Academies & Trainings

We’re building on decades of experience in climate-risk management and climate services by developing a network of Climate Services Academies for decision makers at all levels.


In order for countries to adapt to climate and achieve their Sustainable Development Goals (SDGs), decision makers–from government officials to farmers–require increased capacity to understand the risks posed by climate variability and change and how to mitigate those risks effectively.

This requires a coordinated approach to the creation of climate services that produces reliable climate information and ensures it aligns with the practical needs of decision makers. A functioning climate service must engage both the producers and the users of climate information. The producers of climate information must understand the decision-making needs of their clients or users, who work in agriculture, energy, infrastructure, public health and other at-risk sectors. This should happen through a collaborative process spanning the generation, translation, transfer and use of climate information (see graphic at the bottom of this page). And those clients must know how to apply such information for better outcomes.

Climate adaptation has risen to the top of the development agenda, creating a strong demand for comprehensive, high-quality education and training materials and curricula to facilitate building and operating climate services around the world. The global COVID pandemic caused many training events to adapt by shifting online, often with positive outcomes. This new reality offers us the potential to augment post-COVID learning environments through remote support of local trainings and hybrid formats.

The IRI Climate Services Academy Approach

A major challenge in developing effective climate services is the disconnect that exists between providers (international and regional climate centers, national meteorological and hydrological services) and sectoral users (practitioners, policy makers and other experts). Other common development issues that have constrained capacity building include duplication of efforts, lack of coordination between initiatives, and difficulty sustaining project-based activities.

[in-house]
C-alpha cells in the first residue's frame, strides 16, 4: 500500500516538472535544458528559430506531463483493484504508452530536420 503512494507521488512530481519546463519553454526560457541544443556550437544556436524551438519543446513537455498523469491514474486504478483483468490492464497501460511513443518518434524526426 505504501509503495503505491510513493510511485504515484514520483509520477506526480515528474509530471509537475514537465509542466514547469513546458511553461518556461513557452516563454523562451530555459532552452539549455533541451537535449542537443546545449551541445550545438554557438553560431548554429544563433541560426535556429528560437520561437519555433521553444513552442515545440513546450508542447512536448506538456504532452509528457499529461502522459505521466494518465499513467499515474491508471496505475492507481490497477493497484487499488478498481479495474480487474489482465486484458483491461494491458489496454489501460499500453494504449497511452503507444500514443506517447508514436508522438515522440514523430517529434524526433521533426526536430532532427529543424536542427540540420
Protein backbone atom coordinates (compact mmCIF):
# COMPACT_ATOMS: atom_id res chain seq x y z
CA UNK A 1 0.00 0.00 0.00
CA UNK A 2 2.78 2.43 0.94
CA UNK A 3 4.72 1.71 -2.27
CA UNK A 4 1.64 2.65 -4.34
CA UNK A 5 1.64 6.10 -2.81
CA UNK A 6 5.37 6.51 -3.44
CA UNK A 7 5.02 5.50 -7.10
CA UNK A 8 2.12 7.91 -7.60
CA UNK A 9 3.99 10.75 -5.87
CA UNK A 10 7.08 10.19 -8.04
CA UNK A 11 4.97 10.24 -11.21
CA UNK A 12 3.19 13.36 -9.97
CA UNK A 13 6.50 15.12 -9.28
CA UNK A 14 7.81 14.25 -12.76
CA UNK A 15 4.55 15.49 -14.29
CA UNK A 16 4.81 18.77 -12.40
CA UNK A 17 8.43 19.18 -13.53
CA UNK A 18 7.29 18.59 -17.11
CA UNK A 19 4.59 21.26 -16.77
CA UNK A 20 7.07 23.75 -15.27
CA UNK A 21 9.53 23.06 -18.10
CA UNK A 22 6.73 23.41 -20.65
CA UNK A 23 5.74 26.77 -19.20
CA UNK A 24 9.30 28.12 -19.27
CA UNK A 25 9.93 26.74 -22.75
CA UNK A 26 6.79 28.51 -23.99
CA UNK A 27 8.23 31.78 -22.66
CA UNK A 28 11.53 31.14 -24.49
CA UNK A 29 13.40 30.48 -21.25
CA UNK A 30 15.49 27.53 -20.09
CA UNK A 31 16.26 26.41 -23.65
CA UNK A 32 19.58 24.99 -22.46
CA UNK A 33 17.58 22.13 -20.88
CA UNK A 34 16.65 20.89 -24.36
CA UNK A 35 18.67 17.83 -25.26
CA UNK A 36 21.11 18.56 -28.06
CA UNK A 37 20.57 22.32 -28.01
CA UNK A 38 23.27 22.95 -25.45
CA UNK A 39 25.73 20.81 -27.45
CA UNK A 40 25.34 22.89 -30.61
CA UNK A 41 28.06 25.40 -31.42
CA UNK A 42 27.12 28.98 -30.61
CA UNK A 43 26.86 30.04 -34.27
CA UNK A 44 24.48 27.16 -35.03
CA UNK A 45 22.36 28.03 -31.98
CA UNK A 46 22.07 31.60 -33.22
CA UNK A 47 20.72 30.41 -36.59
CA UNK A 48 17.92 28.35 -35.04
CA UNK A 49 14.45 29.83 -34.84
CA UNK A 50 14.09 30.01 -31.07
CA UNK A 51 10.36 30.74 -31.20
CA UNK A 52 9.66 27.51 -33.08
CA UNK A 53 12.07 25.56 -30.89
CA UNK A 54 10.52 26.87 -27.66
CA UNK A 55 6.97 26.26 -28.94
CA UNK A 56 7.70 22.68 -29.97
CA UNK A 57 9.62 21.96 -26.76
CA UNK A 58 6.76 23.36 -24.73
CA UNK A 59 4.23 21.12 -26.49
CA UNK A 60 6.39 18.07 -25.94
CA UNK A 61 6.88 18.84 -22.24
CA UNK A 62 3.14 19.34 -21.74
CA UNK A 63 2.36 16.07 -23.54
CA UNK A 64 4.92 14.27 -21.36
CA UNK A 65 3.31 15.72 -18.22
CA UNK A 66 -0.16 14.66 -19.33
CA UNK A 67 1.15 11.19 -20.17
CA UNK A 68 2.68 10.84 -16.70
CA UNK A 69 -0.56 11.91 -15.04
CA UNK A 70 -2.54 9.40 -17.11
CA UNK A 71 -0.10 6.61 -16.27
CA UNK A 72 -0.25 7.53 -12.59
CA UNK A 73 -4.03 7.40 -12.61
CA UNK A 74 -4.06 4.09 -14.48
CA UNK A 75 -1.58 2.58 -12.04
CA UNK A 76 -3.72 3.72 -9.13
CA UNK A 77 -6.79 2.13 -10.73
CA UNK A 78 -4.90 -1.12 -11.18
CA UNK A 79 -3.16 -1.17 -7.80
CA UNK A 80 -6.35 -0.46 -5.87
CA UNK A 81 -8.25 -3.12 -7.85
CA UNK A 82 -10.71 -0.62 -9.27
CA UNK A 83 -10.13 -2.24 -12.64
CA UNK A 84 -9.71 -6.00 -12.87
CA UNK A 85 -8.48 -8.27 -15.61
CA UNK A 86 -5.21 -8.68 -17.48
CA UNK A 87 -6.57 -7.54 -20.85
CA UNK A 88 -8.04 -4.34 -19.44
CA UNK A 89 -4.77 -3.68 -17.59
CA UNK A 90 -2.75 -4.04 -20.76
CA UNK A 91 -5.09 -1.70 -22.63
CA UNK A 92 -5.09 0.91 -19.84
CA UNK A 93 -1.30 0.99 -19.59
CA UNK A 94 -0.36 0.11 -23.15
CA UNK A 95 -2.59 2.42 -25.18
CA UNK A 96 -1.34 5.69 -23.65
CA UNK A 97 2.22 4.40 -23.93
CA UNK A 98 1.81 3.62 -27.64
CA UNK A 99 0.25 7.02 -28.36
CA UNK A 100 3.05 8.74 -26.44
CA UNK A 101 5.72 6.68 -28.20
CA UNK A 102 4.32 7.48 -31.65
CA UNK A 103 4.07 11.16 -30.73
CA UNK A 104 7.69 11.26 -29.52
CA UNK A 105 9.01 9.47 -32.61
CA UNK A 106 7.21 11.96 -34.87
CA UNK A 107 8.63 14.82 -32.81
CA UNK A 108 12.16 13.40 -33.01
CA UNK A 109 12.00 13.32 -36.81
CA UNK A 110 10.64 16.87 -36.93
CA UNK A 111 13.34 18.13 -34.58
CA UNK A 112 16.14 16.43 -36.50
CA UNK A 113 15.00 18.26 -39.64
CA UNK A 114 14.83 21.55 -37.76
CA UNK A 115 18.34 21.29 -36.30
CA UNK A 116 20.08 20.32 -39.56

The coordinated approach offered by IRI’s Climate Services Academies addresses each of these constraints by building relationships between producers and users of climate information, enabling users of information to be smart consumers, able to understand their needs and demand it of producers; gives beneficiaries a voice in designing capacity building programs that lead to comprehensive skills and qualified hydro-met agencies; reduces duplicative efforts and allows for identifying gaps in training.

To address the need for virtual engagement during the COVID pandemic, IRI’s Climate Service Academies are now delivering trainings remotely while maintaining high standards of quality and effectiveness.


Our approach has been to first develop a Global Academy and curriculum, which serves as a centralized hub of training programs for the national and regional level academies to draw on.

The Global Academy’s comprehensive curriculum is based on practical competencies and focuses on building capacity strategically across the four pillars of climate services and relevant sectors.

We’re designing all of our trainings and materials in accordance with evidence-based educational design principles and the prevailing heuristics of relevant fields of practice. We’re prioritizing inclusion, accessibility and climate justice by developing digital and analog modalities for each training and any related materials as needed. We’re also localizing each training, by adapting the learning experience, objectives, and materials for respective sociocultural and political contexts and language requirements.

Our Training Programs

Search our training map for topics and locations of IRI’s hundreds of past training events in over 60 countries. Topics include but are not limited to:

Looking Ahead

After launching the Global Climate Services Academy in 2020, IRI is now exploring opportunities to engage with a broad range of interested organizations requesting this type of curriculum and training, including international humanitarian organizations such as the World Food Programme, university networks such as the Least Developed Countries Universities Consortium on Climate Change, and grassroots community-based organizations.  


Initial funding support for IRI Climate Services Academies comes from ACToday, the first Columbia World Project, and the SHMJRLEY Fund.

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